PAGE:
Myself and Debs saw the pre and post op MRI scans for the first time on Tuesday. The tumour in the pre-op scan was clear and sizable. The post-op scan is always a little less clear because you have brain, some tumour and swelling. What is clear is that there is now a big hole in my head (cue the airhead jokes) but the good news is that the oncologists are happy with what they see in the scan. I think the surgeon basically managed to get all of the tumour he could without causing me damage. We were both really thankful that there were no unwanted surprises on the post-op scan.
We had gone to the Beaston on Tuesday expecting me to receive my first dose of chemotherapy, but the oncologist was keen for us to take the time to digest the information and plan before starting the chemo. So we got the relevant information and I’ll go back to the Beatson this Tuesday to collect my drugs and start the chemo on Wednesday through to Sunday.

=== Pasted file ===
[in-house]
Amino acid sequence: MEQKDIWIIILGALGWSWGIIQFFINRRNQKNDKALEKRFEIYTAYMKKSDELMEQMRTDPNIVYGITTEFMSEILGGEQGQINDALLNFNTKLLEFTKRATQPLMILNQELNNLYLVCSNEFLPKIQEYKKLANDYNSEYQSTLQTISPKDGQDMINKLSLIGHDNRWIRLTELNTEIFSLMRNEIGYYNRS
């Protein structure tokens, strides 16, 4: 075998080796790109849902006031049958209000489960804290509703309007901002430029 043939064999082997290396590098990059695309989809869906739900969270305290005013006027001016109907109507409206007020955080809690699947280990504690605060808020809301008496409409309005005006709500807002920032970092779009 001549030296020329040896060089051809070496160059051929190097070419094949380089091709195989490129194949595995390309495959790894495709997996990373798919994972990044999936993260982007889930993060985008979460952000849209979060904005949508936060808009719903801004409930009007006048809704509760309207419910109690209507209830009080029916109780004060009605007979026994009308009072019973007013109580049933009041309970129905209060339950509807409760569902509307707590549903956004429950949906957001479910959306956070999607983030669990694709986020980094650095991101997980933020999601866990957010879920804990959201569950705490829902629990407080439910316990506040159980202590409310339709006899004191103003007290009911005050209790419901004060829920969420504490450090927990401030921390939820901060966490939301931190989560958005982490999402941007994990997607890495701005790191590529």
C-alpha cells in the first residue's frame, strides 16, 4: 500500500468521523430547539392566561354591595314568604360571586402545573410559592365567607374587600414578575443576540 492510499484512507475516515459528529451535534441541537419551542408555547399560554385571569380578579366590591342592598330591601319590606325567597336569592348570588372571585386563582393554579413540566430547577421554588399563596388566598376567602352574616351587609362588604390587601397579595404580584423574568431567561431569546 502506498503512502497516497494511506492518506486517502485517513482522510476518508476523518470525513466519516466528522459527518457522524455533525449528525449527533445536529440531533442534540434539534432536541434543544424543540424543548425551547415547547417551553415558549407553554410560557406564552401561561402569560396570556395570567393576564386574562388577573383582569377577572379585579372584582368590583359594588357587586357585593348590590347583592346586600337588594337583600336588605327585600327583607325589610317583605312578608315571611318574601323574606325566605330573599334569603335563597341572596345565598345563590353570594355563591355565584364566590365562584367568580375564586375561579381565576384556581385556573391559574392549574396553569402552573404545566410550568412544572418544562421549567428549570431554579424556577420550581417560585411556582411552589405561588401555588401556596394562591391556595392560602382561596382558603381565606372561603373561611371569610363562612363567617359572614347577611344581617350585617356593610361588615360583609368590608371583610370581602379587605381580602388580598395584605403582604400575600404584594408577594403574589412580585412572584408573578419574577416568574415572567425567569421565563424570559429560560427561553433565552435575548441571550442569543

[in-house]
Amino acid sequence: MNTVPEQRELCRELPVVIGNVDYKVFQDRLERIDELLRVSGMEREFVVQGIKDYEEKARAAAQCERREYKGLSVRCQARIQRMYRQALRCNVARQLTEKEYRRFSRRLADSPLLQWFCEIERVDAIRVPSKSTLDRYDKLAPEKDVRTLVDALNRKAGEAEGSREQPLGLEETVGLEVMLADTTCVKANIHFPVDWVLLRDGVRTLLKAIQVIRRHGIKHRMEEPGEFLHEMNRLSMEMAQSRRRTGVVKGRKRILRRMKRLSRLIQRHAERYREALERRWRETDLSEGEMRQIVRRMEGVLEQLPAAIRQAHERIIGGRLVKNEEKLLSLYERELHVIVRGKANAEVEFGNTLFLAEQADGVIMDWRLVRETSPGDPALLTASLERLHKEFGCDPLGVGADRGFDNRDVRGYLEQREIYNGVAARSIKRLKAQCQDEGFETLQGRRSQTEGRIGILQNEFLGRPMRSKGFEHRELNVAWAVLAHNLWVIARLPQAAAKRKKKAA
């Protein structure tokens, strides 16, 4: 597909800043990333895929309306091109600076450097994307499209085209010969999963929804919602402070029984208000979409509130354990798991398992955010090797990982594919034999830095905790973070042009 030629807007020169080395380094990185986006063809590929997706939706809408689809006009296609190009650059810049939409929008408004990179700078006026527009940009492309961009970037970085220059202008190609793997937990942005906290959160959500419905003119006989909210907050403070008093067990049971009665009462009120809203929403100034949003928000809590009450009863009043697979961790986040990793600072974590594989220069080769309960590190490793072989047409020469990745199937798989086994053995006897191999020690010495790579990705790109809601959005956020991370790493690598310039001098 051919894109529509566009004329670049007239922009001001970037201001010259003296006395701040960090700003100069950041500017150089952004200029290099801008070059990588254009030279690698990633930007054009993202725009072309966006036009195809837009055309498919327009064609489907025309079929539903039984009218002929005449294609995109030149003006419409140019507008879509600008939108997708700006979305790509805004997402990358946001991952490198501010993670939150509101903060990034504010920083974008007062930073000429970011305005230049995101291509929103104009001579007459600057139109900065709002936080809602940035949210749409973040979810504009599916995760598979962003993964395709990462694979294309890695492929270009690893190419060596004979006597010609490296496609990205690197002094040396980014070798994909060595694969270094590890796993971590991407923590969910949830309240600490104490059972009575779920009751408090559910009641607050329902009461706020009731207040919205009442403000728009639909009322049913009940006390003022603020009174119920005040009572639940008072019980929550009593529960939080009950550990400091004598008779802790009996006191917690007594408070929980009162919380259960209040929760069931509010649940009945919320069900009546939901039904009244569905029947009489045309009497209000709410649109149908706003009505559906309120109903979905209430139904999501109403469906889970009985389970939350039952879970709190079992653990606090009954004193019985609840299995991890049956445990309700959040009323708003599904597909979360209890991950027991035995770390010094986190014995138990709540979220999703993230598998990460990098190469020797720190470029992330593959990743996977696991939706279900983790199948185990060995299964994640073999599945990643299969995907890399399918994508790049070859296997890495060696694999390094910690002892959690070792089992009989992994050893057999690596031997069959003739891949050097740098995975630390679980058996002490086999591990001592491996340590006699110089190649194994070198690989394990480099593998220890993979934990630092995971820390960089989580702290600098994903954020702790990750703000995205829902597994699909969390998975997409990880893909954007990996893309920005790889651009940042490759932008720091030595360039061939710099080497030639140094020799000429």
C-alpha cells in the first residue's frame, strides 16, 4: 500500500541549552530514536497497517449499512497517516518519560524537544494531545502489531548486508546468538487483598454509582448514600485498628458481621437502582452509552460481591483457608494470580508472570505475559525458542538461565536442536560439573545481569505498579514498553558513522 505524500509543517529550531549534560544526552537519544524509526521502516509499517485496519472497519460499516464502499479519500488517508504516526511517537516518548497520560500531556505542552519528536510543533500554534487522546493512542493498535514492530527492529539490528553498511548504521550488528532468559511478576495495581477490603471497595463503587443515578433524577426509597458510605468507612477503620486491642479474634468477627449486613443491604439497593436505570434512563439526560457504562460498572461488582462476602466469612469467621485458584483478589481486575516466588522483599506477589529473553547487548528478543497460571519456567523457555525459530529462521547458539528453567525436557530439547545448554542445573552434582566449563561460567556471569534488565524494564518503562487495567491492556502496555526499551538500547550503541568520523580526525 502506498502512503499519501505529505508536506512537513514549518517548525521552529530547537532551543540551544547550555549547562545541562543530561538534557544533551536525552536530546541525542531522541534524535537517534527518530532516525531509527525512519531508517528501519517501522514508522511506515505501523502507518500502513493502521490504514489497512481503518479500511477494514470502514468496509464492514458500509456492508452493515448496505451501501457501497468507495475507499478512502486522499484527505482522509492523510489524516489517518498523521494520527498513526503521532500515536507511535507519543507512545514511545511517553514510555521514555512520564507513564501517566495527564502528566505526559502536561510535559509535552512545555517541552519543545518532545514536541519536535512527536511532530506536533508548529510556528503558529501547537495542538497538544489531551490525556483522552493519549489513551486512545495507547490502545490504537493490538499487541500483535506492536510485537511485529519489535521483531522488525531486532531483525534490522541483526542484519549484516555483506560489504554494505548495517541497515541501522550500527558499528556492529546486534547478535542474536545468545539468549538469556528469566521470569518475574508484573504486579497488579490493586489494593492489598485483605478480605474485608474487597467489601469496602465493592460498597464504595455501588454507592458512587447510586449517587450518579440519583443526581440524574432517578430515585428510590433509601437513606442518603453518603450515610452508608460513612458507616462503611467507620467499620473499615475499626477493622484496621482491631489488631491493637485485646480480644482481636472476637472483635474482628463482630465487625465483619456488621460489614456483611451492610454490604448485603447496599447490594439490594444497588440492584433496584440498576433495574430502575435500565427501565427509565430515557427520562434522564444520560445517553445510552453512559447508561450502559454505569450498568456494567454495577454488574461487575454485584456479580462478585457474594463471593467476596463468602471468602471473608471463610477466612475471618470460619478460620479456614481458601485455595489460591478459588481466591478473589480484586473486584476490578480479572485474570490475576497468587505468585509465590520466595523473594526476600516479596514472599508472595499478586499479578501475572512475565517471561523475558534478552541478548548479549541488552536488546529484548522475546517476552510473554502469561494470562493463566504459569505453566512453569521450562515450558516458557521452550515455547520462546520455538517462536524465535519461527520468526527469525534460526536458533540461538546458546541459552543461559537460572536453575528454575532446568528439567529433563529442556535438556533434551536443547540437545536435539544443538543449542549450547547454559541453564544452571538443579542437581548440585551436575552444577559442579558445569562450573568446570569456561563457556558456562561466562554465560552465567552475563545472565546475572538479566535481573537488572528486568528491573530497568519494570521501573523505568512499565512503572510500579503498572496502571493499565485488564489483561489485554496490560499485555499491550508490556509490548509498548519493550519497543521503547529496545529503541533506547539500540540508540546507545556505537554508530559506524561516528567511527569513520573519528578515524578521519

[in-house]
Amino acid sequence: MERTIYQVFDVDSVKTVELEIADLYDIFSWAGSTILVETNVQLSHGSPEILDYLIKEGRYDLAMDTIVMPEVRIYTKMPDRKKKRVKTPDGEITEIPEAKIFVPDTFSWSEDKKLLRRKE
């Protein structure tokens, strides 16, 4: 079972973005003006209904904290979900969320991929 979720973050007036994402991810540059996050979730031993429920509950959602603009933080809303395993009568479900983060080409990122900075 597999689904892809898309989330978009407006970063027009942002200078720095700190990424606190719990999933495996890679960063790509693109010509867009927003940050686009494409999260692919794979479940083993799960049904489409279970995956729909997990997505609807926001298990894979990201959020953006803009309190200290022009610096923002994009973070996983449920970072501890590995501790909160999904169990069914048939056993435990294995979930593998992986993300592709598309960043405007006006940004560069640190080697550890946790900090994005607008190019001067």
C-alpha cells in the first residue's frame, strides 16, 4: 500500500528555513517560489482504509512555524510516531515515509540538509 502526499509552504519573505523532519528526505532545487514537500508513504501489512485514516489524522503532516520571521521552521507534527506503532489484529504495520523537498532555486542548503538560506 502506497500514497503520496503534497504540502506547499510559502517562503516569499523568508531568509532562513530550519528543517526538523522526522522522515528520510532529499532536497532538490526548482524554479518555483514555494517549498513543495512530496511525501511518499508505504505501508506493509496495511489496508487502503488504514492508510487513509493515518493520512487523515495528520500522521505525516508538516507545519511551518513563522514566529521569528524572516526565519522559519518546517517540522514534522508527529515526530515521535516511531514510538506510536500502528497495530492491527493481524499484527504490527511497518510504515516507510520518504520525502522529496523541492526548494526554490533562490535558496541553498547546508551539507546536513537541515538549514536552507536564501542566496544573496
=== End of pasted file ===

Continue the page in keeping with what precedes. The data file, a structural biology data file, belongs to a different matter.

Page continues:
There are a number of positives with regard to the treatment. Firstly, I’ll be able to get my bloods done on the Monday before treatment in Airdrie to save me time when I go to the Beatson on Tuesdays. Secondly, all being well with my bloods, I’ll be able to take the drugs home and take them myself for the five days. Thirdly, the medical staff are fairly confident that my age and condition will stand me in good stead with regard to some of the possible side-effects. I’ve been assured that they are usually less severe than people anticipate. Fourthly, the staff are happy to tailor the chemotherapy around my individual circumstances where necessary ie holidays\important church events etc.